Resurrecting the Sublime
Could we ever again smell flowers driven to extinction by humans?
A new cutting-edge scientific and creative work allows us to once again experience the scent of an extinct flower blooming on a forested volcanic slope.Learn more at Resurrecting the Sublime
What if you could smell an extinct flower?
Can biotech interventions prevent the mass extinction of coral reefs?
“Having engineered ourselves and our ecosystems into a dire situation, can we engineer our way out of it again?” Britt Wray analyzes the potential of a partnership between synthetic and conservation biologists to save the world’s corals.Read the Story on Grow
What if coral reefs could be revived?
Unleashing the promise of plant based foods
Motif is reinventing the way science is applied to make plant-based foods better tasting, more nutritious, and more sustainable.Read Motif’s case study
What if more of our food was harm-free?
The era of living medicines
Together with Synlogic, Ginkgo Bioworks is ushering in a new paradigm for therapeutics, where bacteria aren’t just making the medicine, they are the medicine.Read Synlogic's case study
What if bacteria could treat diseases in your gut?
The Ugly Truth
What happens when the government enforces beauty standards?
“Beauty is dangerous because it trades in power, and power yields nothing without demand.” Arabelle Sicardi breaks down the troubling legacy of "ugly laws" in the United States.Read the Story at Grow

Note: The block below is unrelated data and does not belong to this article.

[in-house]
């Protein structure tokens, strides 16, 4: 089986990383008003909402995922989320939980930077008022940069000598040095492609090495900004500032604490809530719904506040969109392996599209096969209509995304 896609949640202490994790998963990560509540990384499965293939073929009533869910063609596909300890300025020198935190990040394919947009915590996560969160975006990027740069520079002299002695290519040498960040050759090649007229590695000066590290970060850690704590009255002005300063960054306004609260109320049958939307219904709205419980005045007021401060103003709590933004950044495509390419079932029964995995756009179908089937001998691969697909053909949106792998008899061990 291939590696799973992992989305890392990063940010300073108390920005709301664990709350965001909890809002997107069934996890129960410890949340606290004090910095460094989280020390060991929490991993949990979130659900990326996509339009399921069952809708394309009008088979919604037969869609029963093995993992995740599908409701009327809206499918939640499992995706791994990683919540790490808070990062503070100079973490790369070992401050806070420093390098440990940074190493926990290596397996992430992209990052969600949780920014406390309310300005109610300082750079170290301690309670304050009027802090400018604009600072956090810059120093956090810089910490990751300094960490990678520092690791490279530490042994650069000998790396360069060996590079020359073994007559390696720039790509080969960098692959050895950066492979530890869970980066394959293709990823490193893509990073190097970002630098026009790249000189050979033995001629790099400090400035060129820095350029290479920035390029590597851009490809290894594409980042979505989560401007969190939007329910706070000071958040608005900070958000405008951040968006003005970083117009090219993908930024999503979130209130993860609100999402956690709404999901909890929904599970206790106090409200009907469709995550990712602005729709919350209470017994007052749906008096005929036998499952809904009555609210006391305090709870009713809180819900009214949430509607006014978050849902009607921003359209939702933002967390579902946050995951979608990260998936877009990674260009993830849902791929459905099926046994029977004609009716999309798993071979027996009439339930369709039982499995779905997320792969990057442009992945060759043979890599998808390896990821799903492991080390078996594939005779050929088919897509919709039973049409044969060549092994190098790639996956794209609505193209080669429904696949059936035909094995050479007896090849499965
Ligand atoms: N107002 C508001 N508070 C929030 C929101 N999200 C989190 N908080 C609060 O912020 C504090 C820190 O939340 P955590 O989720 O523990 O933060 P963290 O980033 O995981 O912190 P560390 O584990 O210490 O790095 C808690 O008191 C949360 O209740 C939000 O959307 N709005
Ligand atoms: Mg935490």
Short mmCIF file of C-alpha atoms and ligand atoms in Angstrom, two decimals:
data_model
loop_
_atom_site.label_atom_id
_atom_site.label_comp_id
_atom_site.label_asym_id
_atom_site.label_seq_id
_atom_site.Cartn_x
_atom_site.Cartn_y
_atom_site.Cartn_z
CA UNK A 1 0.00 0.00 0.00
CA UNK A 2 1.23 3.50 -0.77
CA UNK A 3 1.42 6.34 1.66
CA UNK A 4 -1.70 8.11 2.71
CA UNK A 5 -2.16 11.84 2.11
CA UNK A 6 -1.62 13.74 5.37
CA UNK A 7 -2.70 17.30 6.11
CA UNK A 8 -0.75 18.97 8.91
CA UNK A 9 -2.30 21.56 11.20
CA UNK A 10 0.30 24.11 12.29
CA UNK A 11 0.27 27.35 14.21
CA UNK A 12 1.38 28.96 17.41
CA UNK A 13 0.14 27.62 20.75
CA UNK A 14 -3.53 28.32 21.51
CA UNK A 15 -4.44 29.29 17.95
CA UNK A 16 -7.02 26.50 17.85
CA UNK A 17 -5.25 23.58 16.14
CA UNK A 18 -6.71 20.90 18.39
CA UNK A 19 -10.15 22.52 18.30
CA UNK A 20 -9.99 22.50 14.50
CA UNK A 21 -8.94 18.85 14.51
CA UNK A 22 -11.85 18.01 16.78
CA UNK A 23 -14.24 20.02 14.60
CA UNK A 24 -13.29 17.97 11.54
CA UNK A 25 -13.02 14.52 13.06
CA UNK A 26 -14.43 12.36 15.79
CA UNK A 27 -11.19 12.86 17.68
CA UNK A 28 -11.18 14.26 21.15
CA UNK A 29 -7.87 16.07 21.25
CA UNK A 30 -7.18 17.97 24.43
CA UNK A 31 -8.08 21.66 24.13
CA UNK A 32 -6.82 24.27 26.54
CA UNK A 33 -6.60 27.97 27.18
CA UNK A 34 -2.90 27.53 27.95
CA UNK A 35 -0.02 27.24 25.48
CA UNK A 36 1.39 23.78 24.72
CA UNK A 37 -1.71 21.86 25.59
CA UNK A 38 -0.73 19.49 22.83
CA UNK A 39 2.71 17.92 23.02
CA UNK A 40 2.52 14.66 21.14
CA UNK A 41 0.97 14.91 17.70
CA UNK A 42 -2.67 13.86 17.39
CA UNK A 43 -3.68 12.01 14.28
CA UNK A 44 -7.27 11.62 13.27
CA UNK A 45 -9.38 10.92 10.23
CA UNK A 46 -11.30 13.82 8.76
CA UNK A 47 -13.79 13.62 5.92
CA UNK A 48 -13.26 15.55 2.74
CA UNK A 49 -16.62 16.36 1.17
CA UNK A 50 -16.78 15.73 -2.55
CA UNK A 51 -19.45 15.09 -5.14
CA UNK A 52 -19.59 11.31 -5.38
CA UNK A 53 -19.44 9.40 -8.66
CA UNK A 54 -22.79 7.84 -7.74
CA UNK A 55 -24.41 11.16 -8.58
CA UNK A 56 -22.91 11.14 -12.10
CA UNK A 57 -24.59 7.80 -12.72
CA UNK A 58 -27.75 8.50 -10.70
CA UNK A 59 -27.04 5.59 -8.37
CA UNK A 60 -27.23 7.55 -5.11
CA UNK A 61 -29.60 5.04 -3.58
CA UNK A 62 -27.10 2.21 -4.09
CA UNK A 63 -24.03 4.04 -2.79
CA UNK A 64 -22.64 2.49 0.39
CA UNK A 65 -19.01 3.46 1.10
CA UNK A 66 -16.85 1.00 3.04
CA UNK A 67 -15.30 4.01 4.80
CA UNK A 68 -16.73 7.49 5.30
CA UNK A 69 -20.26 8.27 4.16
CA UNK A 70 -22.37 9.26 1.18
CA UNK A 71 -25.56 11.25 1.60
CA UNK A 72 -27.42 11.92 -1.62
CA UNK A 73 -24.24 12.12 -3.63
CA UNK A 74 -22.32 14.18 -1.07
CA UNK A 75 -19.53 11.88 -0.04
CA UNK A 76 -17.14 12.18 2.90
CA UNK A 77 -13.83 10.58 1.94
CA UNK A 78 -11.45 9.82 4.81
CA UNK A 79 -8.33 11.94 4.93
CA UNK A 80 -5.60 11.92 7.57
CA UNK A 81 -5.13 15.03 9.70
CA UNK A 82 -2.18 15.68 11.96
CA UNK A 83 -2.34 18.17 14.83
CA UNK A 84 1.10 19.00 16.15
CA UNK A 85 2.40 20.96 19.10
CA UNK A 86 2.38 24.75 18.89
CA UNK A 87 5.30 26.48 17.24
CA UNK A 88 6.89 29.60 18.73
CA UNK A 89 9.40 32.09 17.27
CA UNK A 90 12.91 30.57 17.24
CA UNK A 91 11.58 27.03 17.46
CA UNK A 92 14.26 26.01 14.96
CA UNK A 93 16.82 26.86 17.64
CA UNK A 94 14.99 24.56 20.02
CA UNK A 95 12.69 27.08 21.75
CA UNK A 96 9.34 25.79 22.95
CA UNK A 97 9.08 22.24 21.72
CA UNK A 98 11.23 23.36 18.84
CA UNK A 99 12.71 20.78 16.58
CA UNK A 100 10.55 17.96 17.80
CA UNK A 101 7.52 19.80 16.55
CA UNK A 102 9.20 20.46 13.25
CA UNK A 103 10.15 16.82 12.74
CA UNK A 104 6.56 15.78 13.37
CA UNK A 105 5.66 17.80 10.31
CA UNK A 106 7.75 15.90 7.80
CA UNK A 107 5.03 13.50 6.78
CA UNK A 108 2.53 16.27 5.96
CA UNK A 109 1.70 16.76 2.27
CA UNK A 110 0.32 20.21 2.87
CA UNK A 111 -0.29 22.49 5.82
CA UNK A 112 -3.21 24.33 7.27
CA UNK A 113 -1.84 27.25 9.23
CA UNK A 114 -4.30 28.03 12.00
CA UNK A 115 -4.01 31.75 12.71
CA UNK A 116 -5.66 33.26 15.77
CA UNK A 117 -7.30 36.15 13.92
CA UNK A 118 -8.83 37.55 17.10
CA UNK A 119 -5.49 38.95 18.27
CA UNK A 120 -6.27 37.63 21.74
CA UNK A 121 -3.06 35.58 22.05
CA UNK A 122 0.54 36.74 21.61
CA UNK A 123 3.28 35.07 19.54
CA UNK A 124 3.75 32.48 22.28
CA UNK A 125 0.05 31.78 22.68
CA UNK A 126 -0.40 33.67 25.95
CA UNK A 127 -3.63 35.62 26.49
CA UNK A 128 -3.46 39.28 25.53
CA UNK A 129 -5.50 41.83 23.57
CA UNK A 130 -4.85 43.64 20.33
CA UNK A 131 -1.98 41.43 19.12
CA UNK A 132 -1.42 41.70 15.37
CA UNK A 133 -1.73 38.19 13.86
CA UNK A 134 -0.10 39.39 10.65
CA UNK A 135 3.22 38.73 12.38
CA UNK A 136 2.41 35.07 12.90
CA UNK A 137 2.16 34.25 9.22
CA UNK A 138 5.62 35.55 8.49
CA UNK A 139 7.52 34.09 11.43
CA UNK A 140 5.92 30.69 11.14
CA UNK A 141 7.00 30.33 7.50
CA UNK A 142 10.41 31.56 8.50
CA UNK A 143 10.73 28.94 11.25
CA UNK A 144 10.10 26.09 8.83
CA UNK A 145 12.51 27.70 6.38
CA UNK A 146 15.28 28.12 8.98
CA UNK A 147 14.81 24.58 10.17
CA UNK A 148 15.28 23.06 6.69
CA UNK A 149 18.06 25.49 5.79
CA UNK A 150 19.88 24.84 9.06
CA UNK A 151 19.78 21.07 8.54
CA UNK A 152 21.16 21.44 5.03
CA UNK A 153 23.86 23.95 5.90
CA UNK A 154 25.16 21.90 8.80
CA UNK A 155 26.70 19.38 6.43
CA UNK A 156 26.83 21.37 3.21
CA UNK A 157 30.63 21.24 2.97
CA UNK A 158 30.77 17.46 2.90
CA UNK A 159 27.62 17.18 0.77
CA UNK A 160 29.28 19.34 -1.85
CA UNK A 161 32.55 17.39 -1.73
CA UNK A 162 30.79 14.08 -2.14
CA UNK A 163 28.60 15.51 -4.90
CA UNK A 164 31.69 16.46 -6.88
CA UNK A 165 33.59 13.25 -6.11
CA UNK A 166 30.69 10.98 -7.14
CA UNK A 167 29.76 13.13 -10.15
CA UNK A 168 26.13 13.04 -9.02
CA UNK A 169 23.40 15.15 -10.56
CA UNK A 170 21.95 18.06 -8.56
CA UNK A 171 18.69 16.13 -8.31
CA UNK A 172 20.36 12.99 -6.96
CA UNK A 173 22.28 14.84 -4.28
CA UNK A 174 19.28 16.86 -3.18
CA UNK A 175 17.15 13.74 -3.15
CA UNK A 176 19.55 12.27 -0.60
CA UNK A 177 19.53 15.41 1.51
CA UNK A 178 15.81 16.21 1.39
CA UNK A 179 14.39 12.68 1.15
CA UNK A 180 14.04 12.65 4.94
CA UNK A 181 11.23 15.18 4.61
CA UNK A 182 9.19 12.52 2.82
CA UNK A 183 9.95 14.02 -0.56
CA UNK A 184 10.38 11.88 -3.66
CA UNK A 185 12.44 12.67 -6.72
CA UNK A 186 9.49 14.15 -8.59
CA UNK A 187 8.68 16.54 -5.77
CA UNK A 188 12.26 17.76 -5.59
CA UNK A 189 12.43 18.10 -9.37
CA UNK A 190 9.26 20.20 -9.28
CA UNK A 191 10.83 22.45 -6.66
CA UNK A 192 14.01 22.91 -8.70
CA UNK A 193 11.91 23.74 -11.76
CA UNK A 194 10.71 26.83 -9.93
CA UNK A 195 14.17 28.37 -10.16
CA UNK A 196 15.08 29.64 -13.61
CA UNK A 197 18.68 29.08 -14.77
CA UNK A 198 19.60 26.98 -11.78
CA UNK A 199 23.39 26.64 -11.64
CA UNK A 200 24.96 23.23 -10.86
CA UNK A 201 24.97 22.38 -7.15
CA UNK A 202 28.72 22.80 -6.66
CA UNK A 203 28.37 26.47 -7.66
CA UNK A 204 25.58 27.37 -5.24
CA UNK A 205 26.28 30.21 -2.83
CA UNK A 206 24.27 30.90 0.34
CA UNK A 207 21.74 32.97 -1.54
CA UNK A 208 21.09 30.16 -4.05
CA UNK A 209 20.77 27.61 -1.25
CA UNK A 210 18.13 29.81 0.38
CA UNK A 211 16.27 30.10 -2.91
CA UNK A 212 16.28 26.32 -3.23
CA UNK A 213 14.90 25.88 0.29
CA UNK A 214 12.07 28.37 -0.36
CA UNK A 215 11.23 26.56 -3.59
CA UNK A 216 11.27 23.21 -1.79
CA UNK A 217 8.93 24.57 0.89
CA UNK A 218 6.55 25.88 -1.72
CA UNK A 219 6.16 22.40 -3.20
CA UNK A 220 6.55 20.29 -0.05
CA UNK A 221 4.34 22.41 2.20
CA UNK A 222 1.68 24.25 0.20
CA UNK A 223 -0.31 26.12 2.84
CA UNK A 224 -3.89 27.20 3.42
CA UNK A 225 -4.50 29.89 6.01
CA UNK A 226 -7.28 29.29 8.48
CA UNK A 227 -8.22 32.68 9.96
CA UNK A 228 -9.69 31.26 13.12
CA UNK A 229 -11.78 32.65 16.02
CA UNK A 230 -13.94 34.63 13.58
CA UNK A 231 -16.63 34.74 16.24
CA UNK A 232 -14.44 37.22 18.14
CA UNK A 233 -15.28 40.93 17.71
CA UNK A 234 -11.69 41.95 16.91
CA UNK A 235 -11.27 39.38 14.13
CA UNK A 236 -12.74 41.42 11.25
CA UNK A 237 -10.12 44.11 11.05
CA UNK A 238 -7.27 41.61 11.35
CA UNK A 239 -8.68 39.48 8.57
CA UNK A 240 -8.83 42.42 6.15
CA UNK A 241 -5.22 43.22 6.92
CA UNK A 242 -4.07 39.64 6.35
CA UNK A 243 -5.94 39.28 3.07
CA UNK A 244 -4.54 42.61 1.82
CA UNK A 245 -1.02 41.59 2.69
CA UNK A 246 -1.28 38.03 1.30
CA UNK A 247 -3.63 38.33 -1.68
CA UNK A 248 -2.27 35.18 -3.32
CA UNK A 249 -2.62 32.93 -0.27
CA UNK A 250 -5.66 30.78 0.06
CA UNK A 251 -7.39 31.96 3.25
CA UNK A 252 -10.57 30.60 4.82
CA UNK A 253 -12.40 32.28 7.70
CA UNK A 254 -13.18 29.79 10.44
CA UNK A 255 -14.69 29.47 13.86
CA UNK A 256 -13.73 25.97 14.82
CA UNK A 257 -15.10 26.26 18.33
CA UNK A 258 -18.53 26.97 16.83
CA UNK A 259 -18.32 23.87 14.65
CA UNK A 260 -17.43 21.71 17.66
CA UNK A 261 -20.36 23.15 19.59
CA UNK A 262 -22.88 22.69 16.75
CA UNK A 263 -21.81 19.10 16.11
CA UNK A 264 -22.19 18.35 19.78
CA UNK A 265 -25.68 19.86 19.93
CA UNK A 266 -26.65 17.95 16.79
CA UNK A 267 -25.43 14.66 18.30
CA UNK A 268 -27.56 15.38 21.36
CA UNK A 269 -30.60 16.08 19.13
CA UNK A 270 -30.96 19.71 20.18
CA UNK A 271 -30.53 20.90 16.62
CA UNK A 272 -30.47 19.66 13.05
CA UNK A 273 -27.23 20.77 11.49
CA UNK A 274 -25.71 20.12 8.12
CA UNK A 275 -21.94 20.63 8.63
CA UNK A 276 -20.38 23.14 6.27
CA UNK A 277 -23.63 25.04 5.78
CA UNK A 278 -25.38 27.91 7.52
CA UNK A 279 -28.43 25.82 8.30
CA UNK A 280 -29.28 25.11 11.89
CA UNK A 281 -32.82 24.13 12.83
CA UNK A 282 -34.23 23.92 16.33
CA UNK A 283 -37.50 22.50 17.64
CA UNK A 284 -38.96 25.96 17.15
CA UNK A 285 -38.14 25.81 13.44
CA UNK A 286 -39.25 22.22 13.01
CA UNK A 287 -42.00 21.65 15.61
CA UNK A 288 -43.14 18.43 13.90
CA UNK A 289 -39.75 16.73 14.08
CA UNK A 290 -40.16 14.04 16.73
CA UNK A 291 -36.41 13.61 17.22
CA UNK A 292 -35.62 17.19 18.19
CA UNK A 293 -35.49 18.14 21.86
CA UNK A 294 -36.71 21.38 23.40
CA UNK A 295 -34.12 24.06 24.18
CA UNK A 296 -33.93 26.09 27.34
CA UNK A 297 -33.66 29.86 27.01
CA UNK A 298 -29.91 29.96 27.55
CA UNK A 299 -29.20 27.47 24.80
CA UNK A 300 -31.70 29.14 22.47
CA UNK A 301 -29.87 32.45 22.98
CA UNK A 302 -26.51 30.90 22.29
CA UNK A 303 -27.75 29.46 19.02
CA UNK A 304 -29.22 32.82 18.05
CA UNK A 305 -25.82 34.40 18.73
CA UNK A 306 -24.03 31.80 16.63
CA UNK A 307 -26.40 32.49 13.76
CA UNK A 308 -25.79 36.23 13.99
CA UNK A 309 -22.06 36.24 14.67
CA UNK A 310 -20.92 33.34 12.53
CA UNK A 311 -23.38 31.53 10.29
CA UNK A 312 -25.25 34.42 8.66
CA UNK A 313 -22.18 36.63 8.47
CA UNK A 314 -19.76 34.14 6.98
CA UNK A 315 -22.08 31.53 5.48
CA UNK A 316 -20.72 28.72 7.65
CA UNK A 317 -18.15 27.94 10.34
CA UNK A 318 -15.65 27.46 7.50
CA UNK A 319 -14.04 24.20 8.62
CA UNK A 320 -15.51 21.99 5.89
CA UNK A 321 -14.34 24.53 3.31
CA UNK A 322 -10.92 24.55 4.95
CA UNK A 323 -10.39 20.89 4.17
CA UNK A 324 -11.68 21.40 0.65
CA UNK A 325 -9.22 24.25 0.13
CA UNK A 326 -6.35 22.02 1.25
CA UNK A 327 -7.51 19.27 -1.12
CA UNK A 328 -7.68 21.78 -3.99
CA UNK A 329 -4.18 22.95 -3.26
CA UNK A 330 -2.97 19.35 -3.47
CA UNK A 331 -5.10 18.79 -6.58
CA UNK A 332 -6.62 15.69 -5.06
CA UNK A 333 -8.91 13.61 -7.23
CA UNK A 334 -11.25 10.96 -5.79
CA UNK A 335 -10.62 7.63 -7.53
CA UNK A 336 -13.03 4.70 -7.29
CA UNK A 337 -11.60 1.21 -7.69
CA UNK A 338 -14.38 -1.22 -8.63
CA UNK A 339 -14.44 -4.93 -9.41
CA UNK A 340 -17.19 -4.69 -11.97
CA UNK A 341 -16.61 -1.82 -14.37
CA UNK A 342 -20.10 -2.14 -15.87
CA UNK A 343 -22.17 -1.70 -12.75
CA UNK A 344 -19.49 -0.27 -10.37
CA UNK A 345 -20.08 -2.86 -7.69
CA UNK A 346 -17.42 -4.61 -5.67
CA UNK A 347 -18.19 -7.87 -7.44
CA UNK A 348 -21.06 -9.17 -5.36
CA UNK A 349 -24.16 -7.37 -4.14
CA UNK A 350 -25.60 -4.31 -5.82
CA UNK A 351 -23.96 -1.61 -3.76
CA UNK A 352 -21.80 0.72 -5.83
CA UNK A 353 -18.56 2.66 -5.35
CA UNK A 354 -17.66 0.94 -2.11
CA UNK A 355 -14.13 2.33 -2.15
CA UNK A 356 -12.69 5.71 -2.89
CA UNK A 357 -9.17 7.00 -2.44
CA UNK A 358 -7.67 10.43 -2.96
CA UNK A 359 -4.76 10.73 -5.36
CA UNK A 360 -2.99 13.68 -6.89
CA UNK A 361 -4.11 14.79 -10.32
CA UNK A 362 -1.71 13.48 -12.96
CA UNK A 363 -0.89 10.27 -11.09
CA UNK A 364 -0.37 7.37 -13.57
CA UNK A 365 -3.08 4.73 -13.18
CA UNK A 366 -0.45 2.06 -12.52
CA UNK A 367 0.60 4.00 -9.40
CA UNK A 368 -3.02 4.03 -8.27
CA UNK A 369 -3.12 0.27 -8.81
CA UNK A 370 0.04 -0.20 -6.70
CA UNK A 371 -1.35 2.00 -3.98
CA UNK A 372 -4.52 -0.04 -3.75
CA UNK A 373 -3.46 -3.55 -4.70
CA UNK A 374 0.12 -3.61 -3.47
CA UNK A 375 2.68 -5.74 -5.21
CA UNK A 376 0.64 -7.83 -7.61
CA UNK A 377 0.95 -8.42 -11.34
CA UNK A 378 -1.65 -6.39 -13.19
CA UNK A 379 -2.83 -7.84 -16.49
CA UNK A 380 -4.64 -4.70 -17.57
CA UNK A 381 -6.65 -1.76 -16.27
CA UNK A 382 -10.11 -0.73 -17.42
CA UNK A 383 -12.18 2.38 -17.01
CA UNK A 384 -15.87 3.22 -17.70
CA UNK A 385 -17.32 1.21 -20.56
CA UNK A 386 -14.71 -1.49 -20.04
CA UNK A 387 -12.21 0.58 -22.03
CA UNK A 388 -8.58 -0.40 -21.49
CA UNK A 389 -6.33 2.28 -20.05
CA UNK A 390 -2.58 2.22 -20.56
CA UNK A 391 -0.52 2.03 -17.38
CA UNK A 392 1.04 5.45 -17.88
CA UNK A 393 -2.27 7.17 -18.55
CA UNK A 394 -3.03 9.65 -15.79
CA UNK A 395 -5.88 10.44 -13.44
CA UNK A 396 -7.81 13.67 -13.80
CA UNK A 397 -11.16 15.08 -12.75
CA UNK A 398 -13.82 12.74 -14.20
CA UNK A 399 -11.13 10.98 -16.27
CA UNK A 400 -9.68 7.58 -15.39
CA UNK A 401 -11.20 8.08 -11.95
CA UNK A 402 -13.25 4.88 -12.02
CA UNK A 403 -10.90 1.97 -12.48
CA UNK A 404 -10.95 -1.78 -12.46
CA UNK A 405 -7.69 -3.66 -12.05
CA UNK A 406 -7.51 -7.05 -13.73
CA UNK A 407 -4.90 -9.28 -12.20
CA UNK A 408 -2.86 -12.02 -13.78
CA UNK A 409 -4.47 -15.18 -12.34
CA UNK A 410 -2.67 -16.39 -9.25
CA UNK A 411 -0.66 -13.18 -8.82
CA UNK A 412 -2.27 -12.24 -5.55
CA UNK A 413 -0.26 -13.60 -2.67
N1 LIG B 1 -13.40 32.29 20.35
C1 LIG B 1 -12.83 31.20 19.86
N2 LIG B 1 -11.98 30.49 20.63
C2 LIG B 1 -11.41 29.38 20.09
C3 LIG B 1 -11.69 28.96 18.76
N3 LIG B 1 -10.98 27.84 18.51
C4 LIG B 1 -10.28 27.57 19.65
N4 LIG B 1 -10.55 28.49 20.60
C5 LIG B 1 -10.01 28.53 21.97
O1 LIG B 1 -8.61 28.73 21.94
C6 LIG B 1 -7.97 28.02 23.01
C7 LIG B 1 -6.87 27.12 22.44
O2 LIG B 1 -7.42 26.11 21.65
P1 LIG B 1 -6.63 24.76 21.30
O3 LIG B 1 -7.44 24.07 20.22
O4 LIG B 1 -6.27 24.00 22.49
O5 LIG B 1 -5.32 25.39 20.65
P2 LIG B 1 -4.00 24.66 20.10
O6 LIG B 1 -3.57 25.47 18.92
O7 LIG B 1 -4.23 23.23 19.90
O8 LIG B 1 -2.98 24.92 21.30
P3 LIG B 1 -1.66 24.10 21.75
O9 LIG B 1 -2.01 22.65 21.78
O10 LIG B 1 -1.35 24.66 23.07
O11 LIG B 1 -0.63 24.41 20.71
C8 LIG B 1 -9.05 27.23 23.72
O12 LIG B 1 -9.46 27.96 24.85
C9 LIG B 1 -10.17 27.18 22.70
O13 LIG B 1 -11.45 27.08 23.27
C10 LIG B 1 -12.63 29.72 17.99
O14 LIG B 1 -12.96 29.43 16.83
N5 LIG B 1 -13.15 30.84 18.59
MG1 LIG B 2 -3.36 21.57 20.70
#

What if the world was accessible to everyone?
Waste is a failure of imagination
By bringing a new level of focus to nature’s potential, Allonnia plans to optimize, eradicate, and repurpose waste for a waste free, pollution free world.Learn more at Allonnia
What if all of our waste was reusable?
The work of art in the age of synthetic reproduction
"If the life sciences can be art, and every human being is an artist, then shouldn’t everyone have the right to practice life?" Victoria Campbell examines the intersection of art, biology, and society, and implores bioartists to engage the relationship between political aesthetics and the development of culture.Read the Story at Grow
What if living art could shape the future?
What if this is just the beginning?
Biology runs on code in the form of DNA. It’s A, T, G, and C rather than 0 and 1. We can read and write with DNA to program cells. This allows synthetic biologists to reimagine the possibilities of living things, from bacteria that fight cancer to rewilding whole ecosystems. We’ve created this site to highlight stories about cutting-edge synthetic biology that’s making the world more open, equitable, and sustainable.
At Ginkgo Bioworks, we program cells to make everything from food to materials to therapeutics. You can read more of what we’re thinking about at Grow, our magazine about synthetic biology. And if you’re passionate about engineering biology, we hope you’ll join us! What would you grow if you really could grow anything?